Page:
C.J. Anderson Signed with the Panthers… Now What?

By Joe Pollock 

C.J. Anderson Signs w/ the Carolina Panthers

C.J. Anderson has signed with Carolina; let’s get this part out of the way right off the bat. If you orchestrated a dynasty trade for Christian McCaffrey thinking he was going to be the bell cow or workhorse in Carolina, you got hosed. I said it when Jonathan Stewart’s contract expired at the start of the league new year; I said it when the news came out that Christian McCaffrey had put on between 15 and 20 pounds this offseason, and I even said it when the 2018 draft came and went without the Panthers adding a running back. Ron Rivera has led the Panthers as head coach for seven years. In all seven of those years, there has been a two-back system used in Carolina. This year will be no different.

With that little “I told you so” out of the way, let’s move on to the part that matters. How is C.J. Anderson going to affect the other fantasy assets in Carolina, the offense as a whole, and in the bigger picture, the fantasy landscape?

C.J. Anderson as a Carolina Panther

To understand what to expect from C.J. Anderson in silver and blue, we must first rewind. Jonathan Stewart’s 2017, though not a perfect analogy, should provide us a blueprint for what we can look forward to from Anderson in 2018.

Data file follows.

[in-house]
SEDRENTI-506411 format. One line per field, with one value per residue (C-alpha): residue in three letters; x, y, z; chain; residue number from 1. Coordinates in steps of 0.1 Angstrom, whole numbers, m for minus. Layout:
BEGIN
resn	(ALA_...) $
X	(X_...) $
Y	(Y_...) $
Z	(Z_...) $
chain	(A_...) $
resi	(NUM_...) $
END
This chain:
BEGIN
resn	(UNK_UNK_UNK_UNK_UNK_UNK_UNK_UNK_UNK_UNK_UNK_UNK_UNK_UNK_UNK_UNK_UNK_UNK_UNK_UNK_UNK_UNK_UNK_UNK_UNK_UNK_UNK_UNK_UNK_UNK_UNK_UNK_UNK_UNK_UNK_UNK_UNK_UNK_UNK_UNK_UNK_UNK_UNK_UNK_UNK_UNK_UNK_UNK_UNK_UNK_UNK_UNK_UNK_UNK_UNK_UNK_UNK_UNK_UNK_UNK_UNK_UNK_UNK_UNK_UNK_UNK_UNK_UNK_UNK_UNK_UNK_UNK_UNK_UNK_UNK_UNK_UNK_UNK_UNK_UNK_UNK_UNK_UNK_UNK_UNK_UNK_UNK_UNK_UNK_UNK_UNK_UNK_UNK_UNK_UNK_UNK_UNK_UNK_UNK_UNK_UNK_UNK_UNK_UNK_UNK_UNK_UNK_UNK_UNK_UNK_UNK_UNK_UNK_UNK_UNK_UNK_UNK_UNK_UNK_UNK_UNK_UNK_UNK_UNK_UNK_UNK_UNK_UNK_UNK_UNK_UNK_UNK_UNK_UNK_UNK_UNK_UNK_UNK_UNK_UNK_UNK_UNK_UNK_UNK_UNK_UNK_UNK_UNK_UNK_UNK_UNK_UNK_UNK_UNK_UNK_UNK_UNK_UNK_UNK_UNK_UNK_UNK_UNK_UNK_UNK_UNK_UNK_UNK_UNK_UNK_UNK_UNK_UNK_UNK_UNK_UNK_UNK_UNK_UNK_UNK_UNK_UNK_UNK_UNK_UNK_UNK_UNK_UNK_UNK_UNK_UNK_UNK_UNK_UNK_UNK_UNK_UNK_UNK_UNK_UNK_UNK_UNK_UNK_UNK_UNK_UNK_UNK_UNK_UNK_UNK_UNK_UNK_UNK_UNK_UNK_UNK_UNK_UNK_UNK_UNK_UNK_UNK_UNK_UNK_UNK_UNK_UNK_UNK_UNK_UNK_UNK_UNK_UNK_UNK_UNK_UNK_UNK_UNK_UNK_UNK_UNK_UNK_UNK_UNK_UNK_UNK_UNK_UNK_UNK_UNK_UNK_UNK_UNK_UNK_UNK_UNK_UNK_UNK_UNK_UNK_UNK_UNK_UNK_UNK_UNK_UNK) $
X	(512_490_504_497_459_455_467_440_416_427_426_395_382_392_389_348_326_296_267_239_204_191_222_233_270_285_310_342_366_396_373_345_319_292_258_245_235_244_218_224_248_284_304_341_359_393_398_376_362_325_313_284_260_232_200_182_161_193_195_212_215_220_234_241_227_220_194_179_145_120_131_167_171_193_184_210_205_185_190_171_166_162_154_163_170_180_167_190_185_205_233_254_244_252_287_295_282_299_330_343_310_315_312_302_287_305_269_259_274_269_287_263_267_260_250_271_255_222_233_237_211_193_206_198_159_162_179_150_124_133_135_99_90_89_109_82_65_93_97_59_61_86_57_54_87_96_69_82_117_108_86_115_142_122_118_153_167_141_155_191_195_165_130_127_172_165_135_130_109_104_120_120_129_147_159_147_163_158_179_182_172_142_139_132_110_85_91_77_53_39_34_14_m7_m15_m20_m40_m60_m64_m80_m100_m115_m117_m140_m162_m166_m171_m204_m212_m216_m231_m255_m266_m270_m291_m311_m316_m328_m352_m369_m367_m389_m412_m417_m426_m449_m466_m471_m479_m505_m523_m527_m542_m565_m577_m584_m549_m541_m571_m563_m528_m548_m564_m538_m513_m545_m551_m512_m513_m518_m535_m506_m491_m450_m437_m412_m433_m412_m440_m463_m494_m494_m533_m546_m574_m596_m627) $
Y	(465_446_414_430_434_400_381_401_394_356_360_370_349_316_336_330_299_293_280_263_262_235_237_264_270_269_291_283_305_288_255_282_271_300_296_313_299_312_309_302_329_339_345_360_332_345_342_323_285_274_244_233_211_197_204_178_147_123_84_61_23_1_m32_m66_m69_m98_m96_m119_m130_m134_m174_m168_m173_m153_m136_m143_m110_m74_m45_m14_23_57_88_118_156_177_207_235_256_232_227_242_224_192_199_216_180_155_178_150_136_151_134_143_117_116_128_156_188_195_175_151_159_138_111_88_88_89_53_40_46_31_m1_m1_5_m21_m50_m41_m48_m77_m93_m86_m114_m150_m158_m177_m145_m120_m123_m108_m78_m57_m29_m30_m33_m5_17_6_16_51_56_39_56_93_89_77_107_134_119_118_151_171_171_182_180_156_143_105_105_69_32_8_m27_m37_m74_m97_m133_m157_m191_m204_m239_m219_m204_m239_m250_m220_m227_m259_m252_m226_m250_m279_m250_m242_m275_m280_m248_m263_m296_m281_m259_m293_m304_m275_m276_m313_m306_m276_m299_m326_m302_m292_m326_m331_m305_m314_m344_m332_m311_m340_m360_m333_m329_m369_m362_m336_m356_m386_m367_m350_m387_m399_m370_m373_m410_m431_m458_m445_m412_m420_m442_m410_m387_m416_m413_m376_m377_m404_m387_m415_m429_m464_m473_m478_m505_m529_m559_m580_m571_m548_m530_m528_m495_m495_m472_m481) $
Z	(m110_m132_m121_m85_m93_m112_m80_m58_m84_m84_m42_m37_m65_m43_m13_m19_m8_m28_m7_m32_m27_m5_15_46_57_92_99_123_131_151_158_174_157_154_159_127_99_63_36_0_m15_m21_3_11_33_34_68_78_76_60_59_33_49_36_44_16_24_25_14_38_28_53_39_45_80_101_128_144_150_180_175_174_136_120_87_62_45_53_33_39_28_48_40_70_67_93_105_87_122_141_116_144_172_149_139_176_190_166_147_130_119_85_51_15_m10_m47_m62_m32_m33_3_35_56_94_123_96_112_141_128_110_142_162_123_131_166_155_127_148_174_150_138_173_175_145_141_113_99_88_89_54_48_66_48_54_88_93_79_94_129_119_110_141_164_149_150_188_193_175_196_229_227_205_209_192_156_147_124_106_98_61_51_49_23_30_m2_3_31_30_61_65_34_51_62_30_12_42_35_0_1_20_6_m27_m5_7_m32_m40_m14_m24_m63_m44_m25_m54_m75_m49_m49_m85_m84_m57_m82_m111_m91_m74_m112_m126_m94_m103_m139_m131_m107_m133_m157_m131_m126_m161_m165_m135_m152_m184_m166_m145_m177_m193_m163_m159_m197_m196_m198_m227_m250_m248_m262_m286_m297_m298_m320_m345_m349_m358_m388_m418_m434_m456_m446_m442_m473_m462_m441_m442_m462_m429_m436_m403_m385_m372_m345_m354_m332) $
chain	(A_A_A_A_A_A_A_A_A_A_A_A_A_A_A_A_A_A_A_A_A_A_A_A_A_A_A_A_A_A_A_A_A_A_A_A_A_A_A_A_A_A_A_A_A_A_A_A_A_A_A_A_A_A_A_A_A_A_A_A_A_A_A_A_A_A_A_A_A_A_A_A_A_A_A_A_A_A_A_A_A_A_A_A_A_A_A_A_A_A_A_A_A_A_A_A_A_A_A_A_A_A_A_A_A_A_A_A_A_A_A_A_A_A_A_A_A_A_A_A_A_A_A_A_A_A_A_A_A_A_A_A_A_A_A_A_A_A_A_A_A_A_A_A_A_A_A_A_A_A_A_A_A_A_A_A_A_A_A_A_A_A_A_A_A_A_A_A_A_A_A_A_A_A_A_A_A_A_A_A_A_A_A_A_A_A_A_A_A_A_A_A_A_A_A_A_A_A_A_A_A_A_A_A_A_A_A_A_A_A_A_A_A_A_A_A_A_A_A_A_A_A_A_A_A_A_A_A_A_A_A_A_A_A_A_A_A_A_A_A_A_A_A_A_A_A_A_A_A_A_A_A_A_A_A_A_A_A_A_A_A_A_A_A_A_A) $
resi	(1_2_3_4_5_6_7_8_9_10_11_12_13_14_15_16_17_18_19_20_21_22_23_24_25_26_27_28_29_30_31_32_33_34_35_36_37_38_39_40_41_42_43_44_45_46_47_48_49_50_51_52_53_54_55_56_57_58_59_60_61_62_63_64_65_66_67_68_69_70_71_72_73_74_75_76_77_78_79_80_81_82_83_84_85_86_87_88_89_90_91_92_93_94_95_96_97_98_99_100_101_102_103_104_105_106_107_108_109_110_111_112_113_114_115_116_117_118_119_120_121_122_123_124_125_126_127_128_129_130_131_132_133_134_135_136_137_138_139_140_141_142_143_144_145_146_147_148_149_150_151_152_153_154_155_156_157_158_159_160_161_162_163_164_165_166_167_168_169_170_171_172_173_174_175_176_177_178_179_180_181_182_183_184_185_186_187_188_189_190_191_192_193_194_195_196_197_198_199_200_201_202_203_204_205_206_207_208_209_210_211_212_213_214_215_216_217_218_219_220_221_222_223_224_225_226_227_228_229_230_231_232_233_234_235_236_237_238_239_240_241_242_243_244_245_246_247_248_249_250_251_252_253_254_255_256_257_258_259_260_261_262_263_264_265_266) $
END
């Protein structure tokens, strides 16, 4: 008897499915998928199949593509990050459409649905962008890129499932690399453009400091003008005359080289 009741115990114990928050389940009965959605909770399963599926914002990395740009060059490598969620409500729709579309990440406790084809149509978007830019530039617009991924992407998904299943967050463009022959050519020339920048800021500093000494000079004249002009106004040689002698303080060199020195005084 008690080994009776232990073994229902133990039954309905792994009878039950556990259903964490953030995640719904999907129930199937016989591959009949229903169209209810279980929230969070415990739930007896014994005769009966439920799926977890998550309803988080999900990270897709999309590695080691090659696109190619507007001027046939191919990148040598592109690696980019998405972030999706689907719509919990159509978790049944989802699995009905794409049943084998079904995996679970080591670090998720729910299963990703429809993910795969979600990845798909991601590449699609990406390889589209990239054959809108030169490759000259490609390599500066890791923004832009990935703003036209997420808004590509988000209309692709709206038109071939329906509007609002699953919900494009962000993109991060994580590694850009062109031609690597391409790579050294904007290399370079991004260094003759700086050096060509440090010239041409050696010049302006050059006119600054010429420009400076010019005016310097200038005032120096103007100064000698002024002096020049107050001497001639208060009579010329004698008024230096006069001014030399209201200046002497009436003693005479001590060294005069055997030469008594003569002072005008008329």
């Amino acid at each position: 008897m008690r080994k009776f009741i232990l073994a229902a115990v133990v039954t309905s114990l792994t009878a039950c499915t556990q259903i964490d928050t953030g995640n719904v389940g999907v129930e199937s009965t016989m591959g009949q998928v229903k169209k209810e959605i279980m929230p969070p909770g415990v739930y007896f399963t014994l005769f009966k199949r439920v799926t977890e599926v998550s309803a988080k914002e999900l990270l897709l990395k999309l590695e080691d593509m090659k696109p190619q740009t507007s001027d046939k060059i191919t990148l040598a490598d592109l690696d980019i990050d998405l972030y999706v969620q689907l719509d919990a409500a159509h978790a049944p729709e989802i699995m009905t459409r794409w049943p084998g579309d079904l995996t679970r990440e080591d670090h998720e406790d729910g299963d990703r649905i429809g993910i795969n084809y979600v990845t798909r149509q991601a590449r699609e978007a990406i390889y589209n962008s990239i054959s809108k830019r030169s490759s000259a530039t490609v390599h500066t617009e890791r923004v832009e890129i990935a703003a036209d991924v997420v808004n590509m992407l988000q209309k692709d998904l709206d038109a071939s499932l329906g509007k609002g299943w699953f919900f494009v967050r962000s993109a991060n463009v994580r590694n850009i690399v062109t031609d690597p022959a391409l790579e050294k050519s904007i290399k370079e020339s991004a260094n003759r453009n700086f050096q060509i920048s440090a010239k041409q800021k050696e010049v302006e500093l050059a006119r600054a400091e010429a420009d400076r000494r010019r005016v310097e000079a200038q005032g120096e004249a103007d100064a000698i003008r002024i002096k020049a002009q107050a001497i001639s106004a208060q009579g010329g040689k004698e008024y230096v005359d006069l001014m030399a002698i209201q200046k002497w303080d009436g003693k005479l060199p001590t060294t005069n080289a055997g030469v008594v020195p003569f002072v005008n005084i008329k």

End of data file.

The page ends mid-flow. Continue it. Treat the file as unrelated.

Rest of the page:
Stats Courtesy of Pro Football Reference

The first thing that stands out is the yards per attempt. Stewart’s 2017 number of 3.43 in that category was the worst of his ten year NFL career, but not by much. Compare that with C.J. Anderson’s career Y/A of 4.4 and career low of 4.0, and things really might be looking up for the ground-and-pound possibilities in Carolina.

Stewart finished as the 42nd running back in PPR (35th in standard). On the surface, this would appear to spell doom for one C.J. Anderson in this Carolina Panthers offense. If you dig a little deeper, though, you’ll find that the problem was with Stewart, and not so much with the opportunity the Panthers offense provided. Stewart finished with 29 red zone carries (Pro Football Reference). That’s good enough for 16th in all of football. On top of that, Stewart saw 12 carries coming from inside the five. That’s seventh most in all of the NFL. Stewart converted only three of his 29 red zone attempts and 12 carries inside the five. That’s a conversion rate of 10 percent and 25 percent respectively. Only two backs in the top 20 in red zone attempts converted a lower percentage of carries inside the five for touchdowns. LeSean McCoy and… you guessed it, C.J. Anderson. Do with this information as you please, but it should be noted that Anderson has historically been a moderately more effective pass catcher than Stewart. Stewart saw 8 or more men in the box on a league-high 51.01% of his carries in 2017. I’d be shocked if that number repeated with Anderson in that backfield.